From your perspective, how do you see the potential of therapeutics with psychedelics?
I see high potential as a therapeutic and more importantly as a tool to understand and treat the role of the CNS (central nervous system) and consciousness in neuropsychiatric diseases. Great progress is made in therapy when a molecular understanding of the disease is made.
Can you share a bit about what TRYP is working on with psilocybin?
Our strategy with chemical synthesis and manufacturing of drug substances & drug products is to follow a virtual pharma model where we engage best in class contract development and manufacturing organizations (CDMO) to conduct R&D, process scale up and manufacturing. During these engagements, any intellectual property created is captured and becomes part of the TRYP IP estate. By using a CDMO which operates under cGMP, we will meet the requirements set forth by FDA under 21CFR part 211 for development and manufacture of clinical supplies for our clinical trials. Additionally our CDMO holds licenses from DEA so that we can legally have schedule 1 controlled drug produced.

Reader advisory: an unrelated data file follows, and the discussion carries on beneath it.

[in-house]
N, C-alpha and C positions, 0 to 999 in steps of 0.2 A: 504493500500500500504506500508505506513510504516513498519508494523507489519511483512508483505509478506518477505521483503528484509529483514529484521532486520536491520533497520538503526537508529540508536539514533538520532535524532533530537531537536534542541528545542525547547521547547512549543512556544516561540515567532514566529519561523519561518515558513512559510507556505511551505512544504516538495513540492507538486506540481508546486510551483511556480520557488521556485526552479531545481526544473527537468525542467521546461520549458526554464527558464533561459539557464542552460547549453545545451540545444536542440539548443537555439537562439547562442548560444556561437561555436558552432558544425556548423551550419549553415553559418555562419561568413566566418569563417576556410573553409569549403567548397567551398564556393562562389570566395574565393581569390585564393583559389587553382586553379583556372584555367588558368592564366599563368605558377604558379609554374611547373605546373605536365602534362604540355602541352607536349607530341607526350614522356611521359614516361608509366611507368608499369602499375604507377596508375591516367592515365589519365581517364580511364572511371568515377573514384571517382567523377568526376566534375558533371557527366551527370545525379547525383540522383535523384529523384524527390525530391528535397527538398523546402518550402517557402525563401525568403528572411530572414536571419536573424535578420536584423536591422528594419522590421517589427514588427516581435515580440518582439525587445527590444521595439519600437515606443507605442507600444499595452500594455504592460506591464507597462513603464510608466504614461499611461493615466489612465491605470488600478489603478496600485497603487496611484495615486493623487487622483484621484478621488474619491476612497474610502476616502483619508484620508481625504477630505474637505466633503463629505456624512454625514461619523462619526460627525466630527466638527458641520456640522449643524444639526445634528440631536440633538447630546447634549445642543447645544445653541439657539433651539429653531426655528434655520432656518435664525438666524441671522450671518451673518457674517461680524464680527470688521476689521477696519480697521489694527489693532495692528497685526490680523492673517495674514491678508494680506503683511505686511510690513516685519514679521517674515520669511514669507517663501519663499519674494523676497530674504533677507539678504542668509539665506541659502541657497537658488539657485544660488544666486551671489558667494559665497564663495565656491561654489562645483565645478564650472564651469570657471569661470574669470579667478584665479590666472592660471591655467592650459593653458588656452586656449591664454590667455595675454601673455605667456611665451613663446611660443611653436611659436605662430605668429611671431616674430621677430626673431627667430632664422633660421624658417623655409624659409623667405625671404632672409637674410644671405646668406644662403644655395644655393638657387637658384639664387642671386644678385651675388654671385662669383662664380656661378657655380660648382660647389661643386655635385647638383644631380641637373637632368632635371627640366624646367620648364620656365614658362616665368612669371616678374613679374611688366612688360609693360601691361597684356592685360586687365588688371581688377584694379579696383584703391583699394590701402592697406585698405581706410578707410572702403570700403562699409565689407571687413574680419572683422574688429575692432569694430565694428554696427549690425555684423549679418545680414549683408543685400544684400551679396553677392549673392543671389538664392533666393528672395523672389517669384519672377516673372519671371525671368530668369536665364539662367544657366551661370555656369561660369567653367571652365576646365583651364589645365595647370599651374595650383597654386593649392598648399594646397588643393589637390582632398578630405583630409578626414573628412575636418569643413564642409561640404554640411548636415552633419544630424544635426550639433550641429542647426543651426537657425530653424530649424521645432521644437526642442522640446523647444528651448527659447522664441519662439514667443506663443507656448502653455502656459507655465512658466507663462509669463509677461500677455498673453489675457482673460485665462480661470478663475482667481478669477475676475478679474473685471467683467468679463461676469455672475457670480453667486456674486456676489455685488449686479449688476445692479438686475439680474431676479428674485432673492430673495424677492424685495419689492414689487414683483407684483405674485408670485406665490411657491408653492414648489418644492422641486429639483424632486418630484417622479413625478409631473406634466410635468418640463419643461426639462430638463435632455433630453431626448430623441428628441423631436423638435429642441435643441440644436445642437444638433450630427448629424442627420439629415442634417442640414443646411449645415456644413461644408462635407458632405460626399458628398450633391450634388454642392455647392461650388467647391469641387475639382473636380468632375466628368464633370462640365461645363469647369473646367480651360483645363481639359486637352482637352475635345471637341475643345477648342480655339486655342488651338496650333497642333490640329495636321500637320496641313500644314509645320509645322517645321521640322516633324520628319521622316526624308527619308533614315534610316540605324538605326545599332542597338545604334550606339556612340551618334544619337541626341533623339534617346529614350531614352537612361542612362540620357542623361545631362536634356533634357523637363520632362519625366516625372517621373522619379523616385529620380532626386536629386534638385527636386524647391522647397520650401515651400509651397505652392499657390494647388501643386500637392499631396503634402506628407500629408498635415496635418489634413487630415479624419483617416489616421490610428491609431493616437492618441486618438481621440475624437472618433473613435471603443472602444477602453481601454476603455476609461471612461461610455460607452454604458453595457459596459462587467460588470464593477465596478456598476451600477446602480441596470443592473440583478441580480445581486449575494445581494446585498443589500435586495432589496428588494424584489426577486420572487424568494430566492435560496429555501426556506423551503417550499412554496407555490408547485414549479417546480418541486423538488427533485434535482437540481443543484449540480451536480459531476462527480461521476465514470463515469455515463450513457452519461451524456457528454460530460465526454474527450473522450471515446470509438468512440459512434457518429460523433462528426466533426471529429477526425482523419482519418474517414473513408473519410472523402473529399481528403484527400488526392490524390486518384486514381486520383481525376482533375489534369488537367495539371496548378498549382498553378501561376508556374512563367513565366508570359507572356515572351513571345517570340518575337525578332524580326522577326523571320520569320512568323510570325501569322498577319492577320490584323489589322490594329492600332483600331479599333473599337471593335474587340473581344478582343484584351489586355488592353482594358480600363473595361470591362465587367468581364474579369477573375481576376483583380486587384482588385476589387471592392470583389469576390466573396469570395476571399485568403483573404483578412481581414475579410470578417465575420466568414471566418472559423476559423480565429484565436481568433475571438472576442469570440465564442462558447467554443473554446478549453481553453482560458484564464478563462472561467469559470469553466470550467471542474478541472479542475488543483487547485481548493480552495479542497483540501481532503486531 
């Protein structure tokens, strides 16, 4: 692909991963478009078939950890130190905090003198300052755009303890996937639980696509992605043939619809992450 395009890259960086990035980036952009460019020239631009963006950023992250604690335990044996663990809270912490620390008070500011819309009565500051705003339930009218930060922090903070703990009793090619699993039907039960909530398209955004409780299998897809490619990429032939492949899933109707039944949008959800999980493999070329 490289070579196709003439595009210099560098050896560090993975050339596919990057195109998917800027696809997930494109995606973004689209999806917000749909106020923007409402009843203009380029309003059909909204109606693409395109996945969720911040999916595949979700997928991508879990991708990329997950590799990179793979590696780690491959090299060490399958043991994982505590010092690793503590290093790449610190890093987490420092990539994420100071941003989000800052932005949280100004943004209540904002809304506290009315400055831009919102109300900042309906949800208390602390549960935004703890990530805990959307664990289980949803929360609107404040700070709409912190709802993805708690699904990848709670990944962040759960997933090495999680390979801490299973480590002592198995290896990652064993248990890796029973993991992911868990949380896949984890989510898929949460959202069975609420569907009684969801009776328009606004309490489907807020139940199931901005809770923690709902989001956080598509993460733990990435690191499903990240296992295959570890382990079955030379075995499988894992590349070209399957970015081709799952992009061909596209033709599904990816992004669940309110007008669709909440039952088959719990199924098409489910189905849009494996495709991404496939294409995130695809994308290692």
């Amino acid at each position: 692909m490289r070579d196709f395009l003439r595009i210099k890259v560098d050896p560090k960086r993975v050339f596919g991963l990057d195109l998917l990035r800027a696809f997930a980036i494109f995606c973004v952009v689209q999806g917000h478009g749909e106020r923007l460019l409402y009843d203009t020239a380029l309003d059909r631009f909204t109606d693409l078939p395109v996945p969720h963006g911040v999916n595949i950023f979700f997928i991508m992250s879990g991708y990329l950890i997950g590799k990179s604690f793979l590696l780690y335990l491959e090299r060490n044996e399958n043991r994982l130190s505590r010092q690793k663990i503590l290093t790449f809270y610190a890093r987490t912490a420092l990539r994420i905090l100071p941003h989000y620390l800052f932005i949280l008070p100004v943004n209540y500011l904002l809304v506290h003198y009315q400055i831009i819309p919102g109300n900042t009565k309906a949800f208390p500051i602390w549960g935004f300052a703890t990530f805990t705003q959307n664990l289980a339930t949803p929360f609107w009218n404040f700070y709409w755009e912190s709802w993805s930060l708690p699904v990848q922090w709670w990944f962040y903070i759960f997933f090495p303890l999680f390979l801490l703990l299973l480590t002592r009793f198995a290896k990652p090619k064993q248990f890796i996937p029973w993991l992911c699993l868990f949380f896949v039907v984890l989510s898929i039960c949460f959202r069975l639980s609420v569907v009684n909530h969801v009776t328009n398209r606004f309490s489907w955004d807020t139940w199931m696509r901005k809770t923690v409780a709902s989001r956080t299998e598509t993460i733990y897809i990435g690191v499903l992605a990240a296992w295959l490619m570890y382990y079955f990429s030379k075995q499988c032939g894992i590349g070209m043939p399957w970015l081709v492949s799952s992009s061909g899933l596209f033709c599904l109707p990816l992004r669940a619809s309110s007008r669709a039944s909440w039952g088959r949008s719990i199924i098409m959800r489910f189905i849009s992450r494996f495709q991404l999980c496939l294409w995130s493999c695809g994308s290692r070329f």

You have developed novel technologies to increase transdermal delivery and also developed oral formulations that increase bioavailability. Can you share why that is important and how it can help patients?
The general theory of how drugs work to effect changes in disease states is that a drug interacts with a biochemical system in the body and thereby causes a change in that system which affects a change in the disease state. Looking deeper at this concept, there are two parts, first being does the drug get to the location of the biochemical machinery in the body and secondly, once there does it interact with the machinery and affect the desired change. The first part is where bioavailability is important.
What do you see as some of the major challenges in developing a novel psychedelic derived medicine and how has TRYP planned to overcome them?